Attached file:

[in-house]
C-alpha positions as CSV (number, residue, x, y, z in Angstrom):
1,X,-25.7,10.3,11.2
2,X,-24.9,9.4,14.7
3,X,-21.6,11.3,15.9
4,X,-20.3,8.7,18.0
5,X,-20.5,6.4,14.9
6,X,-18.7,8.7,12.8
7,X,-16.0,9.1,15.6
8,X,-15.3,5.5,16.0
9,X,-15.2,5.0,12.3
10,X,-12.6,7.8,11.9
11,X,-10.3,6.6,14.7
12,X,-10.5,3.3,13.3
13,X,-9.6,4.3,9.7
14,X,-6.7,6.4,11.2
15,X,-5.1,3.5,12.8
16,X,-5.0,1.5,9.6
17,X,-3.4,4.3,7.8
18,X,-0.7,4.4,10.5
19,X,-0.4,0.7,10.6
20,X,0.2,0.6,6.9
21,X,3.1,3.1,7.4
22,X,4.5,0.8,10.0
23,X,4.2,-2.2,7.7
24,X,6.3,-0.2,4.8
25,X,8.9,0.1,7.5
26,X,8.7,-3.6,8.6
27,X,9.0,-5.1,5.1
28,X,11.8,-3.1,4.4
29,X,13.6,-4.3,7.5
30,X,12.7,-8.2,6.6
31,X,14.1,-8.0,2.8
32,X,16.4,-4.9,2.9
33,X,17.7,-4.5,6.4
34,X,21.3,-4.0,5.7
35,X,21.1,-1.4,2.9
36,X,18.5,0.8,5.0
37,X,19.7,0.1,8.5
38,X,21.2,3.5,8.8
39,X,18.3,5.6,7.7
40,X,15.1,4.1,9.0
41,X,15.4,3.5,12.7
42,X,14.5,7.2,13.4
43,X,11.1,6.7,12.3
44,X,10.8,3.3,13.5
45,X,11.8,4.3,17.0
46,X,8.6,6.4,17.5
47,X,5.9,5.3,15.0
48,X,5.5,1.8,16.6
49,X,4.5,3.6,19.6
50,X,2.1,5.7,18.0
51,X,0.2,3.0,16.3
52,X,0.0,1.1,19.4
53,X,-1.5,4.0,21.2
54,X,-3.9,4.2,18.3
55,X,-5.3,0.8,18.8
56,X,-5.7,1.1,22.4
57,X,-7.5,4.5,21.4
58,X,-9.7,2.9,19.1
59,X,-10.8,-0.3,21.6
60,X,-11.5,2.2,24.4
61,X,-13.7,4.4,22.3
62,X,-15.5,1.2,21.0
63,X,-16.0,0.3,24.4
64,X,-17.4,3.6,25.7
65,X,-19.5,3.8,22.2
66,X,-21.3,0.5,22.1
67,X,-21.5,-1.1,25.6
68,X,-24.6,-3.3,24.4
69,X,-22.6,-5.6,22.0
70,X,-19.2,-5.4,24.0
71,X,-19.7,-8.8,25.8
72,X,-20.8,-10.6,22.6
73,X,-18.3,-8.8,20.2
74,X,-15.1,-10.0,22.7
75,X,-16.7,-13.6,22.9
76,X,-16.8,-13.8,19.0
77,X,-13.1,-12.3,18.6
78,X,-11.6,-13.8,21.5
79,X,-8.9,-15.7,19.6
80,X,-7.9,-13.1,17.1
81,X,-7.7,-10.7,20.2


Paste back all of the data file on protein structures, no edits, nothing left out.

[in-house]
C-alpha positions as CSV (number, residue, x, y, z in Angstrom):
1,X,-25.7,10.3,11.2
2,X,-24.9,9.4,14.7
3,X,-21.6,11.3,15.9
4,X,-20.3,8.7,18.0
5,X,-20.5,6.4,14.9
6,X,-18.7,8.7,12.8
7,X,-16.0,9.1,15.6
8,X,-15.3,5.5,16.0
9,X,-15.2,5.0,12.3
10,X,-12.6,7.8,11.9
11,X,-10.3,6.6,14.7
12,X,-10.5,3.3,13.3
13,X,-9.6,4.3,9.7
14,X,-6.7,6.4,11.2
15,X,-5.1,3.5,12.8
16,X,-5.0,1.5,9.6
17,X,-3.4,4.3,7.8
18,X,-0.7,4.4,10.5
19,X,-0.4,0.7,10.6
20,X,0.2,0.6,6.9
21,X,3.1,3.1,7.4
22,X,4.5,0.8,10.0
23,X,4.2,-2.2,7.7
24,X,6.3,-0.2,4.8
25,X,8.9,0.1,7.5
26,X,8.7,-3.6,8.6
27,X,9.0,-5.1,5.1
28,X,11.8,-3.1,4.4
29,X,13.6,-4.3,7.5
30,X,12.7,-8.2,6.6
31,X,14.1,-8.0,2.8
32,X,16.4,-4.9,2.9
33,X,17.7,-4.5,6.4
34,X,21.3,-4.0,5.7
35,X,21.1,-1.4,2.9
36,X,18.5,0.8,5.0
37,X,19.7,0.1,8.5
38,X,21.2,3.5,8.8
39,X,18.3,5.6,7.7
40,X,15.1,4.1,9.0
41,X,15.4,3.5,12.7
42,X,14.5,7.2,13.4
43,X,11.1,6.7,12.3
44,X,10.8,3.3,13.5
45,X,11.8,4.3,17.0
46,X,8.6,6.4,17.5
47,X,5.9,5.3,15.0
48,X,5.5,1.8,16.6
49,X,4.5,3.6,19.6
50,X,2.1,5.7,18.0
51,X,0.2,3.0,16.3
52,X,0.0,1.1,19.4
53,X,-1.5,4.0,21.2
54,X,-3.9,4.2,18.3
55,X,-5.3,0.8,18.8
56,X,-5.7,1.1,22.4
57,X,-7.5,4.5,21.4
58,X,-9.7,2.9,19.1
59,X,-10.8,-0.3,21.6
60,X,-11.5,2.2,24.4
61,X,-13.7,4.4,22.3
62,X,-15.5,1.2,21.0
63,X,-16.0,0.3,24.4
64,X,-17.4,3.6,25.7
65,X,-19.5,3.8,22.2
66,X,-21.3,0.5,22.1
67,X,-21.5,-1.1,25.6
68,X,-24.6,-3.3,24.4
69,X,-22.6,-5.6,22.0
70,X,-19.2,-5.4,24.0
71,X,-19.7,-8.8,25.8
72,X,-20.8,-10.6,22.6
73,X,-18.3,-8.8,20.2
74,X,-15.1,-10.0,22.7
75,X,-16.7,-13.6,22.9
76,X,-16.8,-13.8,19.0
77,X,-13.1,-12.3,18.6
78,X,-11.6,-13.8,21.5
79,X,-8.9,-15.7,19.6
80,X,-7.9,-13.1,17.1
81,X,-7.7,-10.7,20.2